What is the difference between Kirtan and Bhajan?

topic posted Mon, June 12, 2006 - 11:50 AM by  .:MR:.
thought this might be a good topic for discussion.
posted by:
  • it has been brought up here b4 but its always an interesting question :)

    bhajana, from the sanskrit bhaj (to worship) is like singing hymns, and usually done by one person, whereas kirtana is call and response, the kirtaniya calls and the sanga responds. it is also usually very lively. upbeat and fast tempo.

    hope this helps a little :)
    • as I understand it, it's partly the difference between north and south India -- in South India they seem to call all kinds of sacred song 'bhajan' and in North India, 'kirtan' -- at least, I've run into this a few times and it makes me wonder.

      what I learned about the difference is that kirtan is singing the divine exploits, the doings, of the deities and holy figures, while bhajan is singing just their NAMES.

      (when we sing bhajans in South India, they're all call and response -- and they're referred to as 'bhajans'... interesting.)

      • i lived in south india and we made the distinction between kirtanas and bhajanas. and quite often in north india they will use the term bhajana instead of kirtana, depending on where one is. vrndavana, haridwar, dwarka, mayapura, puri etc. and another interesting point is that in kirtana people usually stand and dance, whereas in bhajana people will be sitting.

        for us, kirtana is not singing the divine exploits (that would be more of a bhajana) it (kirtana) is singing just their names. anyway, thats just how we were taught while growing up.
        • >for us, kirtana is not singing the divine exploits (that would be more of a bhajana) it (kirtana) is singing just their names. anyway, thats just how we were taught while growing up.

          that's what I've learned, too.

          what's weird, though, is that at the first ashram I studied at, we would sing traditional kirtans, but without the call and response -- we'd just all sing every line twice. wasn't till later that I realized this isn't usually the way it's done... and I think it's likely b/c the folks at this ashram thought the participants would be struggling with the sanskrit words. but really, they can be learned... and after a few rounds of the song, everybody's more or less on track...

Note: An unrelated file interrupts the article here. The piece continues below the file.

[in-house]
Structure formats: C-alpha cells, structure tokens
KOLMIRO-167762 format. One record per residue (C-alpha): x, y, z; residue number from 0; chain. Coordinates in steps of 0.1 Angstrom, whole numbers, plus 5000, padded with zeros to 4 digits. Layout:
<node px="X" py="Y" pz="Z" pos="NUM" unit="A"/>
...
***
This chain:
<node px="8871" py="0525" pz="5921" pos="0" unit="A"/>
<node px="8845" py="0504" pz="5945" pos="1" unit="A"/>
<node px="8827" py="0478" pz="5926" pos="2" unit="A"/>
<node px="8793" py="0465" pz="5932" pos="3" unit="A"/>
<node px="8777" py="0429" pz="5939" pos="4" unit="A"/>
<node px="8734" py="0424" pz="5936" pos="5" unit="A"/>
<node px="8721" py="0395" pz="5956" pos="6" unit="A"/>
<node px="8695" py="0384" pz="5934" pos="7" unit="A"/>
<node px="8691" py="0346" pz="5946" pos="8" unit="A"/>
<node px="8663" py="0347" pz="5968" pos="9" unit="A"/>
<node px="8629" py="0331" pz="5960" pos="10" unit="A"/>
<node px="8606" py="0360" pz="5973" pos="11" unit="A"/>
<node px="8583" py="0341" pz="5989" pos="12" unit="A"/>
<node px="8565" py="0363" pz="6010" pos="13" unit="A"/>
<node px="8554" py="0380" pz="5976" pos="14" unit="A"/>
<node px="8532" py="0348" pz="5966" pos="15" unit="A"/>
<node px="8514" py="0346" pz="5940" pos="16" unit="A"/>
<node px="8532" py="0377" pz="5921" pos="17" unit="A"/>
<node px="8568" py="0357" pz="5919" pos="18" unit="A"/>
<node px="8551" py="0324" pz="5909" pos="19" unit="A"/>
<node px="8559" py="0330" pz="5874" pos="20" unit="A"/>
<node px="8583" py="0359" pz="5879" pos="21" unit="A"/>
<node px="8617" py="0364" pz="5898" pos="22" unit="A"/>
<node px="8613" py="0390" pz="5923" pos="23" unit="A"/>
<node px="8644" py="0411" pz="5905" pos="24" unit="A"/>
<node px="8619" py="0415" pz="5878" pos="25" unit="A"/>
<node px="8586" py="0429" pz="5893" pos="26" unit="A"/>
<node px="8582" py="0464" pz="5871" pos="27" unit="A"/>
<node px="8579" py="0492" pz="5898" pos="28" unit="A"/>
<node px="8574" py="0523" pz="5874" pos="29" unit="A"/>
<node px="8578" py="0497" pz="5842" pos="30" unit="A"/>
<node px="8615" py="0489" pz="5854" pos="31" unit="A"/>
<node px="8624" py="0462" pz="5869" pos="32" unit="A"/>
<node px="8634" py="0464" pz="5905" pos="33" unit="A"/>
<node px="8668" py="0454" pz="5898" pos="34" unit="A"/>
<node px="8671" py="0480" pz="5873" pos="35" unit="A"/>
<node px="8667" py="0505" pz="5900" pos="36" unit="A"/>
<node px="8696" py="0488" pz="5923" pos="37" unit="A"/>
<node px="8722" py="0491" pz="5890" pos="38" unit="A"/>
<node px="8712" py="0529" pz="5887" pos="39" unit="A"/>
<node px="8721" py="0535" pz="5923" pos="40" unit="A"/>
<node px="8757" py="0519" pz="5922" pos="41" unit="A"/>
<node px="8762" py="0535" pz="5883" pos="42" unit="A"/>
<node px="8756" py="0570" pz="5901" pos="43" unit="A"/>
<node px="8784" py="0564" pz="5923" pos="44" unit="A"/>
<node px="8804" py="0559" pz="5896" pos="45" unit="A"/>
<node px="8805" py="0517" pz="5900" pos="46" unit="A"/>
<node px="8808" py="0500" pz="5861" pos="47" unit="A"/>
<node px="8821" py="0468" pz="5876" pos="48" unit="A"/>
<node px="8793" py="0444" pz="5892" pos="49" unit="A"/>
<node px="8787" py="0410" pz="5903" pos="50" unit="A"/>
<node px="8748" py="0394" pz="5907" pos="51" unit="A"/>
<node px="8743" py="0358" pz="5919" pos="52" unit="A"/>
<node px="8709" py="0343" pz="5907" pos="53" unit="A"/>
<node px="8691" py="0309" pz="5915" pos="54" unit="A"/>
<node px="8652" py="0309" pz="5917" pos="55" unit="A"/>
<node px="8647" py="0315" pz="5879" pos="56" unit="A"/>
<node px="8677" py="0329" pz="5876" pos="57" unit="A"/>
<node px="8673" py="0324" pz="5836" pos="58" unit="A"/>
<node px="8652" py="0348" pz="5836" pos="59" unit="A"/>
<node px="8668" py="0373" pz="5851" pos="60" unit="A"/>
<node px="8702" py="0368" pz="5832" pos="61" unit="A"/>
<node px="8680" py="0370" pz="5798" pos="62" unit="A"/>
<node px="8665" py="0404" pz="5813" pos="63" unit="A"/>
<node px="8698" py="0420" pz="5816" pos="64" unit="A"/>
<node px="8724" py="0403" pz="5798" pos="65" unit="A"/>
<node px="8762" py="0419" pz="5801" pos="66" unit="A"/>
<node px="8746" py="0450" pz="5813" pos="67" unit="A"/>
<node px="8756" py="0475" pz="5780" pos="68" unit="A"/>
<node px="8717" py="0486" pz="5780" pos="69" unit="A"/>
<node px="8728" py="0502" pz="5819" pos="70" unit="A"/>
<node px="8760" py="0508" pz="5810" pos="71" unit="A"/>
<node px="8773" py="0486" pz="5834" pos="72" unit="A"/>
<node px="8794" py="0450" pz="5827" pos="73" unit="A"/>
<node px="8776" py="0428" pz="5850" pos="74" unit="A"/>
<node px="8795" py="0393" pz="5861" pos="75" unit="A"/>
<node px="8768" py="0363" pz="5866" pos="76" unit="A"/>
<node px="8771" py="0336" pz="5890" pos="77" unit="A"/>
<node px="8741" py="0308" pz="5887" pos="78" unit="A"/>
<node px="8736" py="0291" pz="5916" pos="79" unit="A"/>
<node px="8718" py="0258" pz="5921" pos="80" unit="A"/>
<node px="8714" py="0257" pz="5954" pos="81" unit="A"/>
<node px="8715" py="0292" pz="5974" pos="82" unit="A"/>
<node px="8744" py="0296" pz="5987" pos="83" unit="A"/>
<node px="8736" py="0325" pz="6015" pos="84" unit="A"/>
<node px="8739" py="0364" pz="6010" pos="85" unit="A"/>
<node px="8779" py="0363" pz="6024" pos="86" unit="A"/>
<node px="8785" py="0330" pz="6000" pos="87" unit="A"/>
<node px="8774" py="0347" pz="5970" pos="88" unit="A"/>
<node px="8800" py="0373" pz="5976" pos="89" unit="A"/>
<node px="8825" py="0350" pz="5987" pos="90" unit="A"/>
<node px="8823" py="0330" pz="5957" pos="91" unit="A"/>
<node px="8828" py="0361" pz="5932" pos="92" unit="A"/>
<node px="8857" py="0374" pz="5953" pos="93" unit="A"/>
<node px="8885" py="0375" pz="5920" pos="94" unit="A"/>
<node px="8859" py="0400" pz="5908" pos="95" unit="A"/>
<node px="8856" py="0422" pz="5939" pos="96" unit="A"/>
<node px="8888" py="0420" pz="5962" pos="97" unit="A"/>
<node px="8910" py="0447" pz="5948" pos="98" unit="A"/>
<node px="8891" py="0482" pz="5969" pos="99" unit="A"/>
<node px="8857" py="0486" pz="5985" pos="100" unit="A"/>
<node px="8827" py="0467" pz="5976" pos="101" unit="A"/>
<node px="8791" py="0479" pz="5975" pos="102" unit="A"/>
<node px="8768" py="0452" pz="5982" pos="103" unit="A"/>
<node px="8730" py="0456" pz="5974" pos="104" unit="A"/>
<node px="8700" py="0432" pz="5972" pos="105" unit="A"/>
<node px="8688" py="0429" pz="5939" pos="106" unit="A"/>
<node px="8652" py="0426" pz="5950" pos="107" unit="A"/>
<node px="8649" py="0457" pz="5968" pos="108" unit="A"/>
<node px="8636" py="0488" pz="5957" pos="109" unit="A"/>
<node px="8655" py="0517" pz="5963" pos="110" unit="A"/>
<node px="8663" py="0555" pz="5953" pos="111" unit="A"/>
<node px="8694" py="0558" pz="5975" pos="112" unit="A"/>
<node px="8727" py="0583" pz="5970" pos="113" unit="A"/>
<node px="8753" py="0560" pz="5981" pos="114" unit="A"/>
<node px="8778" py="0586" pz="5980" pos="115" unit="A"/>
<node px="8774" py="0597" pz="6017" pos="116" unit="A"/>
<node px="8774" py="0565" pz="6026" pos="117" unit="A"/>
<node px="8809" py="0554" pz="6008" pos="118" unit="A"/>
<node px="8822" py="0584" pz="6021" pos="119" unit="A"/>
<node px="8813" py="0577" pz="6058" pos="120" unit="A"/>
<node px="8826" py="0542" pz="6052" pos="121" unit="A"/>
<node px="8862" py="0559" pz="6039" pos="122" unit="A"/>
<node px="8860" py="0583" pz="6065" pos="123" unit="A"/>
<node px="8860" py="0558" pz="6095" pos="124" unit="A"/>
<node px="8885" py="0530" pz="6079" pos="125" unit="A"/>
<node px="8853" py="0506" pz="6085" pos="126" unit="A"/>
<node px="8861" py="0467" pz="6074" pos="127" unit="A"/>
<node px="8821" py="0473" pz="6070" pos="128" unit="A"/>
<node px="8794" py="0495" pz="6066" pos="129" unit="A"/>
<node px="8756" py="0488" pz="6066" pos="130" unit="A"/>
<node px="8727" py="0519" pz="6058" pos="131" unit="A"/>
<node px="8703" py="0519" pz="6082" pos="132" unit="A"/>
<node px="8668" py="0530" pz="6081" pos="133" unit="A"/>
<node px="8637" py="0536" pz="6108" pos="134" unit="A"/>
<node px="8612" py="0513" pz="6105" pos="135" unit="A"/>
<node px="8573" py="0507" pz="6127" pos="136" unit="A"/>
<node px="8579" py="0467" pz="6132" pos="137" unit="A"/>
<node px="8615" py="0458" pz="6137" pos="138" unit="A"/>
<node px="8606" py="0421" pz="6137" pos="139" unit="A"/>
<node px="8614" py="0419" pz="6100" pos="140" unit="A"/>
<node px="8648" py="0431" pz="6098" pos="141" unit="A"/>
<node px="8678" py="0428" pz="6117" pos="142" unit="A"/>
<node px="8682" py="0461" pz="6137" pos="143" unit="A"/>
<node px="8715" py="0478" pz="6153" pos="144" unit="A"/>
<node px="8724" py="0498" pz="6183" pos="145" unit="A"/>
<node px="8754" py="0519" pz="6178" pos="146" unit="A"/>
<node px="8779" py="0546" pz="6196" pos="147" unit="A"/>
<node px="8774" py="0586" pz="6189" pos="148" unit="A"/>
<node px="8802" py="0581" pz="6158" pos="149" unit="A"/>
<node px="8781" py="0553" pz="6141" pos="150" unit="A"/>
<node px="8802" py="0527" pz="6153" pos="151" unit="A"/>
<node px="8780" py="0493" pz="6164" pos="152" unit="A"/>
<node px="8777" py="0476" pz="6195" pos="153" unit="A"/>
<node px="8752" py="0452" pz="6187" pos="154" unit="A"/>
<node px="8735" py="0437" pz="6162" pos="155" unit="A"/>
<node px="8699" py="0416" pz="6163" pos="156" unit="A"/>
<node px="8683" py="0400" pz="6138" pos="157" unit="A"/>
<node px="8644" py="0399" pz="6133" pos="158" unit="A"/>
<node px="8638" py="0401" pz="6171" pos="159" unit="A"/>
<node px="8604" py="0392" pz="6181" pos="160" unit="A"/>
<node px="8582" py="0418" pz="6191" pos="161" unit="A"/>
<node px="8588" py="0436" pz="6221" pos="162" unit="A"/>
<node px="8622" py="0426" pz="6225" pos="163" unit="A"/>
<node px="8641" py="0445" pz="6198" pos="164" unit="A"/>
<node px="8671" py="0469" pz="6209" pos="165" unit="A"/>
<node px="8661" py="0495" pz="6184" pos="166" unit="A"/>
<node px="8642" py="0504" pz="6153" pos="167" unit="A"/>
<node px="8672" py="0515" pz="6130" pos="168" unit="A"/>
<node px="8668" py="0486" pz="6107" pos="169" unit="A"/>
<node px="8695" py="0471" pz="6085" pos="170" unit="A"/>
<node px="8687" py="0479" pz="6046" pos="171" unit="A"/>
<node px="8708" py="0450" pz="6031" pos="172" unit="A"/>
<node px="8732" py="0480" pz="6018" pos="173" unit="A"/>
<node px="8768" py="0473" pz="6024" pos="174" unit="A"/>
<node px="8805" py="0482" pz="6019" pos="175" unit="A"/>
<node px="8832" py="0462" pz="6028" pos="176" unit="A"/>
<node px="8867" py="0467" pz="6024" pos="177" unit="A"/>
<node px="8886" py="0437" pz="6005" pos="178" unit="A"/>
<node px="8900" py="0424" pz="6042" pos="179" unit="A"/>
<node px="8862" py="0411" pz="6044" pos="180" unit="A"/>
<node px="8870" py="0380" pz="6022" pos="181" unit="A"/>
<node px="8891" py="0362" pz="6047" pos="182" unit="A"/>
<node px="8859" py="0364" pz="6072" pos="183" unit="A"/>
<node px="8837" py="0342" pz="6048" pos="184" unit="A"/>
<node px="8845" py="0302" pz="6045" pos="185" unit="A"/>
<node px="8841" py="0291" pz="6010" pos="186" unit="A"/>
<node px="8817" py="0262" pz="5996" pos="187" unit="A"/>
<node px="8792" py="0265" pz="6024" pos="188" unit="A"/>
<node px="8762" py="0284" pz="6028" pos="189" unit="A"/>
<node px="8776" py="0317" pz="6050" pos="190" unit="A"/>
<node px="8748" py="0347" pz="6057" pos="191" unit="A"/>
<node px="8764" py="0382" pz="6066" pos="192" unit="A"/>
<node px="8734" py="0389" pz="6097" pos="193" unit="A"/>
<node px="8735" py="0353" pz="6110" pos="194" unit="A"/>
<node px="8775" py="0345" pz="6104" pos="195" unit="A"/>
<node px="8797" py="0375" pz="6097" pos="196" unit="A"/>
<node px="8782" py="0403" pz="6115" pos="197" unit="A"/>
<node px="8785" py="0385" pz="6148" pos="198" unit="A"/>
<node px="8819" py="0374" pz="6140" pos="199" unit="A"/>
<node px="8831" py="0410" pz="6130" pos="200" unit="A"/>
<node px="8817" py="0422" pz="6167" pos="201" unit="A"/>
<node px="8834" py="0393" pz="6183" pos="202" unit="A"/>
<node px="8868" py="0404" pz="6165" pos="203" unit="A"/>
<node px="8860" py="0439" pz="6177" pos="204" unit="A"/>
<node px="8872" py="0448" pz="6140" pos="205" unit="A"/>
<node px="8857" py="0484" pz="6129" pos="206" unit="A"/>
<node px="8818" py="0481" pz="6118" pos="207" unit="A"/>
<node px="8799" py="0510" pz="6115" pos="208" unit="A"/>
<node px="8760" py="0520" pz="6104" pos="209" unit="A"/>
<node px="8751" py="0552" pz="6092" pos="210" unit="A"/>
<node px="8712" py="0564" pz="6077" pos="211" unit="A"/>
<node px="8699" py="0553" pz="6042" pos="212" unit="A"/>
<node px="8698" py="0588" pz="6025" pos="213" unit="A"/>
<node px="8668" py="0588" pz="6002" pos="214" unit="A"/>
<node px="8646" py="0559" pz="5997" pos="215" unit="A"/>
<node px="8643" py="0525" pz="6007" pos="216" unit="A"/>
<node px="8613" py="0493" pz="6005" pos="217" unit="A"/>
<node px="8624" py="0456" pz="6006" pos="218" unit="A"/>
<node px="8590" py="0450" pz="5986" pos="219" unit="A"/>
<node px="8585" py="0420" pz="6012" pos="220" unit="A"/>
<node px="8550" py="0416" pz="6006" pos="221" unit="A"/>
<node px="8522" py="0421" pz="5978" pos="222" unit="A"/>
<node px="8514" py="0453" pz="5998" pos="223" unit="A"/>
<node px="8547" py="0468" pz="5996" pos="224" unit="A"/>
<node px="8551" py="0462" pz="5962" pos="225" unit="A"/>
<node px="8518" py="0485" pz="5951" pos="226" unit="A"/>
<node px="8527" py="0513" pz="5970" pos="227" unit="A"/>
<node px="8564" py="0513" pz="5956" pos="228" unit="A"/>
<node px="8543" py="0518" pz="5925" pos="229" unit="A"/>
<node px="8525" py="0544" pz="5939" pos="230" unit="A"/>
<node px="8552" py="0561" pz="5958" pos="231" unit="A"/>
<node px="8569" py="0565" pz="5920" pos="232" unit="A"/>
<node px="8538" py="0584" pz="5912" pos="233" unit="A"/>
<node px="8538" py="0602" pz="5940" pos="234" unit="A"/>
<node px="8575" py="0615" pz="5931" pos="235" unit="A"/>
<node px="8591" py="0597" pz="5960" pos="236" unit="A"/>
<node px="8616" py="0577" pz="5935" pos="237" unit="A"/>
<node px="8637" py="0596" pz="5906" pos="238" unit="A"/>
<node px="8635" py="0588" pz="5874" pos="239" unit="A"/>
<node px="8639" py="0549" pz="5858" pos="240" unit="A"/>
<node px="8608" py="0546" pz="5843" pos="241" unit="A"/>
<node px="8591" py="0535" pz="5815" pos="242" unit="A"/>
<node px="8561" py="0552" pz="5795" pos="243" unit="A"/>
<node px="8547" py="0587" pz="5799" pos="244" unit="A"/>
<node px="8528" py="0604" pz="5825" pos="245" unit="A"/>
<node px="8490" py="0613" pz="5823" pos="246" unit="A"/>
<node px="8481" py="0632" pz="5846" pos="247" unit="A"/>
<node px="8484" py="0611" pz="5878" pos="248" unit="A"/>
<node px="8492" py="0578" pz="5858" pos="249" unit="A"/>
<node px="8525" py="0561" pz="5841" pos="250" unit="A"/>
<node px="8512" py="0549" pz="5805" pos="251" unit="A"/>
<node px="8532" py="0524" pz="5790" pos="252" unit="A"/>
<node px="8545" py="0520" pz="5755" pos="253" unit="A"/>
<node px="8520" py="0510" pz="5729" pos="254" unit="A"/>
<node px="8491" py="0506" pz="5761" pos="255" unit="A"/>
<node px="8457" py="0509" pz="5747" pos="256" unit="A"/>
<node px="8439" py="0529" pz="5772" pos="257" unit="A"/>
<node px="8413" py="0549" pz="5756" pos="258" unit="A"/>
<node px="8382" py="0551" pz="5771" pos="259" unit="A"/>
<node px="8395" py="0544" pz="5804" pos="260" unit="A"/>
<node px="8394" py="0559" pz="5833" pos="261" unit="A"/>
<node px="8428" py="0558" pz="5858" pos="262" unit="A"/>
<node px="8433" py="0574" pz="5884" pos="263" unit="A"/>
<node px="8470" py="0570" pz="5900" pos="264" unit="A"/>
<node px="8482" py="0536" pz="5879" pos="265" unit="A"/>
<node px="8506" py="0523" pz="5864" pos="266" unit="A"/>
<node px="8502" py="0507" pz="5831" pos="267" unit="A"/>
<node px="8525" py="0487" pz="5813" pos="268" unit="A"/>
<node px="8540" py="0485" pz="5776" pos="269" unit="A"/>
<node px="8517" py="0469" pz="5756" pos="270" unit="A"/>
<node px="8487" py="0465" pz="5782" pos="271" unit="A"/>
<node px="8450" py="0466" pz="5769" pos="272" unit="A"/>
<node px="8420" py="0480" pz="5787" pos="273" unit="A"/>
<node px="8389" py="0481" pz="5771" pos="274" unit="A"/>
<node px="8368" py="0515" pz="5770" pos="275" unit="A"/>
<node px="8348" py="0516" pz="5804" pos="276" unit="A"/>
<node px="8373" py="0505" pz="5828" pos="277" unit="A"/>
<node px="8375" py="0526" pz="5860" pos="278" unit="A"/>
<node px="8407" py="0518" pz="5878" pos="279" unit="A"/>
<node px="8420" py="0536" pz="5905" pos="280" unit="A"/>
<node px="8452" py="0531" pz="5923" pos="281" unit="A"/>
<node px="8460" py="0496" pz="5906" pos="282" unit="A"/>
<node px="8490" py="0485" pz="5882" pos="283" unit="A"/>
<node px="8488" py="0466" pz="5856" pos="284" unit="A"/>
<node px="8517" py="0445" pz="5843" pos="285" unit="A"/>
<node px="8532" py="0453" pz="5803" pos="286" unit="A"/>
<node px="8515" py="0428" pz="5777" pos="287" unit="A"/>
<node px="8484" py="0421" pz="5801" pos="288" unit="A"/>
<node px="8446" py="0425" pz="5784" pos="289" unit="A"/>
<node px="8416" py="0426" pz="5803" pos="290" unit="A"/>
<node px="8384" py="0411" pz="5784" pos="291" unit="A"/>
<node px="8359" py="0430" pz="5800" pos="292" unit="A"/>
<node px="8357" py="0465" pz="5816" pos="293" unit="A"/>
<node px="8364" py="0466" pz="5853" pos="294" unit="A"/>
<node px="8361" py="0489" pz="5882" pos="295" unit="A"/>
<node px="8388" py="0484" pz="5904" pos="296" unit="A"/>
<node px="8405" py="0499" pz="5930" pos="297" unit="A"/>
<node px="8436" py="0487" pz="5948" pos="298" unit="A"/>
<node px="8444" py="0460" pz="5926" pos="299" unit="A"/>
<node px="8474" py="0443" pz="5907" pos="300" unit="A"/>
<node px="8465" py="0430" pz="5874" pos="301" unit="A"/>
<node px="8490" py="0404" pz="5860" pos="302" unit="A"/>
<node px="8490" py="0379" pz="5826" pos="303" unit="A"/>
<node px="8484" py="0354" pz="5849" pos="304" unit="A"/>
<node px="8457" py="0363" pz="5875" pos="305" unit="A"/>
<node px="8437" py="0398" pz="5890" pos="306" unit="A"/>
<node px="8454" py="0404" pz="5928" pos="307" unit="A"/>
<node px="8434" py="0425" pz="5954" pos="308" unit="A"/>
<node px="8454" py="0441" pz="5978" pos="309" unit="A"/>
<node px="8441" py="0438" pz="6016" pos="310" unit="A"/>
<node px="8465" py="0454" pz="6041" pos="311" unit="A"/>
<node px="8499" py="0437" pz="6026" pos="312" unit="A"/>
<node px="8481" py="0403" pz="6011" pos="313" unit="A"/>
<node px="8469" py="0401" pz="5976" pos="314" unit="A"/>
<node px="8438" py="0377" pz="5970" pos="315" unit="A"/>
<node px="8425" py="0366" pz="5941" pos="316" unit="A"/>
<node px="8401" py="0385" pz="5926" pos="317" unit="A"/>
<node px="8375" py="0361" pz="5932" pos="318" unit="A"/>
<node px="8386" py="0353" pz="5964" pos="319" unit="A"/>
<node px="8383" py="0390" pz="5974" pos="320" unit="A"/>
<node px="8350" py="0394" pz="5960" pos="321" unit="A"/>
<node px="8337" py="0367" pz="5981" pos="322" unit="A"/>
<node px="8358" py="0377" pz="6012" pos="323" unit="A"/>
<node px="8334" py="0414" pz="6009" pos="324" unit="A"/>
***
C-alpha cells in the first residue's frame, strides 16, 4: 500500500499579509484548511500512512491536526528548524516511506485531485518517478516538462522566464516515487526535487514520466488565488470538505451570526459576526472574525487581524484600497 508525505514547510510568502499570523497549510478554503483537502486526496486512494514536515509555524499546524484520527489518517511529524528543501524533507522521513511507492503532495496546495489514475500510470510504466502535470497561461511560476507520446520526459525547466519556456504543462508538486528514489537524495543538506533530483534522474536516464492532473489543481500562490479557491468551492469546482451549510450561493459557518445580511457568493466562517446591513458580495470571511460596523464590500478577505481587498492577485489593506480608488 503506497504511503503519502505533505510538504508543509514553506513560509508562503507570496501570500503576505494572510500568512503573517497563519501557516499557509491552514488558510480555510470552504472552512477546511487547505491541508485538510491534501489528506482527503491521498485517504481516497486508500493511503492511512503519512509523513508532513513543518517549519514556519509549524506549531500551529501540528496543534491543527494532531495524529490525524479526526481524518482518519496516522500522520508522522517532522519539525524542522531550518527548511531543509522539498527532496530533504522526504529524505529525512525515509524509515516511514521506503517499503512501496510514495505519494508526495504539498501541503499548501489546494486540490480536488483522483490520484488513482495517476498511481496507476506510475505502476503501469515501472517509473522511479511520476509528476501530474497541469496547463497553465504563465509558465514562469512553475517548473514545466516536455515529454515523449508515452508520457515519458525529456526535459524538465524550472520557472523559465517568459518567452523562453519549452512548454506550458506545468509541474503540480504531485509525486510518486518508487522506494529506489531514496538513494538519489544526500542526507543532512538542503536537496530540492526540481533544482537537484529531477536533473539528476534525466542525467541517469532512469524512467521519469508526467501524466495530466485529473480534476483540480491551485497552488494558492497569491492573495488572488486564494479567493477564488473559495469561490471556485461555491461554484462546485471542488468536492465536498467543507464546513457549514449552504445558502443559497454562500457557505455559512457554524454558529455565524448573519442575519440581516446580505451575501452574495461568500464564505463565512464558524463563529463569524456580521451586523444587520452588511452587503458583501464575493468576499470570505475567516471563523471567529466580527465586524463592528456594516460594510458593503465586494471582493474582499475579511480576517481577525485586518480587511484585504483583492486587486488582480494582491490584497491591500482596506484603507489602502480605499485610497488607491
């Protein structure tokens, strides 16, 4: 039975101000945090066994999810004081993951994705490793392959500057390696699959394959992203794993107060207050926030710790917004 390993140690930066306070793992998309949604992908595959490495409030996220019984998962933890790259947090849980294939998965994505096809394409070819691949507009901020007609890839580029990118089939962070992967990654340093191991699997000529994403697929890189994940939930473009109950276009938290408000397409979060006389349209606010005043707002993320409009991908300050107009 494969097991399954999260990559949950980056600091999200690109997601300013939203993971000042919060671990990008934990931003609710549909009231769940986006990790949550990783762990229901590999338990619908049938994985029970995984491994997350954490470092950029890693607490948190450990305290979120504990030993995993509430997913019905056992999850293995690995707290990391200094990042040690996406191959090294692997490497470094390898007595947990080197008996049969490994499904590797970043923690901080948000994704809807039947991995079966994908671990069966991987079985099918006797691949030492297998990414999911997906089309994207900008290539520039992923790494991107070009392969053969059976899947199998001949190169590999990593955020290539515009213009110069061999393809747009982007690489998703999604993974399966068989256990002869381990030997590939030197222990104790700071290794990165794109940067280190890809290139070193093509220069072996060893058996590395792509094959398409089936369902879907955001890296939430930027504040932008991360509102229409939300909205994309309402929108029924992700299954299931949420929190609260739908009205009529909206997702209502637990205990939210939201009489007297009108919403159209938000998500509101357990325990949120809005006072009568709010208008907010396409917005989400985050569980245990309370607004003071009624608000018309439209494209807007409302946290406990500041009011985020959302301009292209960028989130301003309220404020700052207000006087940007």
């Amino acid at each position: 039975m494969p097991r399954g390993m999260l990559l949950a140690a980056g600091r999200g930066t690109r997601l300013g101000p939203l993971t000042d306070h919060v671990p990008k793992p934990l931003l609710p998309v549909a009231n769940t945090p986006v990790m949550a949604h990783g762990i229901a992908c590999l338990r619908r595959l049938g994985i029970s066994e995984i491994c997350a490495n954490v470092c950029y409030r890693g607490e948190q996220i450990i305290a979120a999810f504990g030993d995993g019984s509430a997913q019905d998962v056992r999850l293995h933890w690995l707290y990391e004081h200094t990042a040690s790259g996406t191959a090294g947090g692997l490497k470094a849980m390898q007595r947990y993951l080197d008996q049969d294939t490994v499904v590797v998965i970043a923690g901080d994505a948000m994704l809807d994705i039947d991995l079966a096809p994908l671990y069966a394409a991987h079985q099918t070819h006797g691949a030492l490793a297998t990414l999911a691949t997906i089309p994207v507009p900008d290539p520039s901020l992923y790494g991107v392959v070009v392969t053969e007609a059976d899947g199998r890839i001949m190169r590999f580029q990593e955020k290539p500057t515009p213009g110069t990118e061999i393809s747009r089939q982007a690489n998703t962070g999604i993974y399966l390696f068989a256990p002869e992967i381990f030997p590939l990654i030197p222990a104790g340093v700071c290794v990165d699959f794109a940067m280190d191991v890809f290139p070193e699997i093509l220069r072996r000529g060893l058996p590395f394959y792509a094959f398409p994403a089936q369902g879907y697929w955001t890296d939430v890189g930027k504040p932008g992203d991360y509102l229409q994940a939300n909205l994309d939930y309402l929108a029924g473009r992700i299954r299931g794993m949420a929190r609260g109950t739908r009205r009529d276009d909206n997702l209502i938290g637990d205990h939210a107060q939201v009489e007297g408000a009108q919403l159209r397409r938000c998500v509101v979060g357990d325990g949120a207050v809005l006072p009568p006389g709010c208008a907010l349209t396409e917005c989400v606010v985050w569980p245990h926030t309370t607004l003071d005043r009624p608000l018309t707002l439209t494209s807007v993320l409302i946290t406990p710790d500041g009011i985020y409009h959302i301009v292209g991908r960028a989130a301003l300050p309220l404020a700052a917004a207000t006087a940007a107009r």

there's something really powerful about call and response of kirtan in devotional music. I love it. I prefer it to bhajans, actually.
          • yes, learning the sankskrit is possible for all.

            It reminds me that in jewish tradition there is singing around the Shabbat table and everyone is encouraged to fake it, humming or singing nay nay nay to the melody until they get the lyrics for as long as they feel comfortable with.
            • that's the best part!

              when I first started singing (whatever we call them!) bhajans or kirtan in India, the responders didn't have any written words in front of them to follow. we just tried -- more or less successfully! probably, actually, less, now that I think of it! -- to follow along as best we could. I felt pretty lucky if I could get one out of ten words right.

              but then we got spiffy, started printing lyric sheets so everyone could sing along whether they knew the sanskrit or not -- and it was a lot more fun, just knowing that all of us could participate without having to fake 90% of the words.... <grinning>

              but I do notice, now, as a bhajan singer myself, that even total beginners, who've never been to kirtan before, and have no relationship with Sanskrit, are getting it really fast. really fast. it's amazing.

              I think the consciousness in America has been so touched by the veteran bhajan and kirtan singers, those guys who've been doing it on this soil for decades now, that it's not so foreign, not so much of a struggle for people, as it once was. those vibrations, those holy words, have permeated our atmosphere and are -- it seems to me -- more readily available to everyone.

              that's inspiring.